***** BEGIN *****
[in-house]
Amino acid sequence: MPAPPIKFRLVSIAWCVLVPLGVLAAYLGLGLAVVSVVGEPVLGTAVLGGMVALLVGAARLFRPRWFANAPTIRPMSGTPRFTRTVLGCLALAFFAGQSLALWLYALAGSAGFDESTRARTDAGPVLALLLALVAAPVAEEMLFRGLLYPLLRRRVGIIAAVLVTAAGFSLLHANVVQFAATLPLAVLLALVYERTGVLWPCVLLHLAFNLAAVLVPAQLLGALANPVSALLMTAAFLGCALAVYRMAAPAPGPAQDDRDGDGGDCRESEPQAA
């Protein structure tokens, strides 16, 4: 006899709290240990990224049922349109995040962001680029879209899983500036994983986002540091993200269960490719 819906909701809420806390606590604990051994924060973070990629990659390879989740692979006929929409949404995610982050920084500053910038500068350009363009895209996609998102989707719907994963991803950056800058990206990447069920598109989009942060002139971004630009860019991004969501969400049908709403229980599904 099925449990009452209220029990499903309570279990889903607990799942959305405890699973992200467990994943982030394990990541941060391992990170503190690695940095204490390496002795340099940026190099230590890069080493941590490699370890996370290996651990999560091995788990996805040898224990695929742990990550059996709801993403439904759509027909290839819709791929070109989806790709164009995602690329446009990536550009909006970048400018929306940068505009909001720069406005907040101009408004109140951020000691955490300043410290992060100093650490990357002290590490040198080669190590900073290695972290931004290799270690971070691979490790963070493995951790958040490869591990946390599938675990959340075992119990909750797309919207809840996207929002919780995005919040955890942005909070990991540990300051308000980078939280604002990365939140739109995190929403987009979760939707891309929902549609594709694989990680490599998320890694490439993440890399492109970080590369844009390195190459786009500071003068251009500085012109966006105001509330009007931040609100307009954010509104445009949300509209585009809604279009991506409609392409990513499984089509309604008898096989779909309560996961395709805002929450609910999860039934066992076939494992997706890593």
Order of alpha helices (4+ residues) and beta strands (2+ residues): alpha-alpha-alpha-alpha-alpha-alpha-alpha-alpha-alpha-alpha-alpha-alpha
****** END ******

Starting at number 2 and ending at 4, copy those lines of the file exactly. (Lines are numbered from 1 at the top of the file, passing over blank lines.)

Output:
Amino acid sequence: MPAPPIKFRLVSIAWCVLVPLGVLAAYLGLGLAVVSVVGEPVLGTAVLGGMVALLVGAARLFRPRWFANAPTIRPMSGTPRFTRTVLGCLALAFFAGQSLALWLYALAGSAGFDESTRARTDAGPVLALLLALVAAPVAEEMLFRGLLYPLLRRRVGIIAAVLVTAAGFSLLHANVVQFAATLPLAVLLALVYERTGVLWPCVLLHLAFNLAAVLVPAQLLGALANPVSALLMTAAFLGCALAVYRMAAPAPGPAQDDRDGDGGDCRESEPQAA
């Protein structure tokens, strides 16, 4: 006899709290240990990224049922349109995040962001680029879209899983500036994983986002540091993200269960490719 819906909701809420806390606590604990051994924060973070990629990659390879989740692979006929929409949404995610982050920084500053910038500068350009363009895209996609998102989707719907994963991803950056800058990206990447069920598109989009942060002139971004630009860019991004969501969400049908709403229980599904 099925449990009452209220029990499903309570279990889903607990799942959305405890699973992200467990994943982030394990990541941060391992990170503190690695940095204490390496002795340099940026190099230590890069080493941590490699370890996370290996651990999560091995788990996805040898224990695929742990990550059996709801993403439904759509027909290839819709791929070109989806790709164009995602690329446009990536550009909006970048400018929306940068505009909001720069406005907040101009408004109140951020000691955490300043410290992060100093650490990357002290590490040198080669190590900073290695972290931004290799270690971070691979490790963070493995951790958040490869591990946390599938675990959340075992119990909750797309919207809840996207929002919780995005919040955890942005909070990991540990300051308000980078939280604002990365939140739109995190929403987009979760939707891309929902549609594709694989990680490599998320890694490439993440890399492109970080590369844009390195190459786009500071003068251009500085012109966006105001509330009007931040609100307009954010509104445009949300509209585009809604279009991506409609392409990513499984089509309604008898096989779909309560996961395709805002929450609910999860039934066992076939494992997706890593």
Order of alpha helices (4+ residues) and beta strands (2+ residues): alpha-alpha-alpha-alpha-alpha-alpha-alpha-alpha-alpha-alpha-alpha-alpha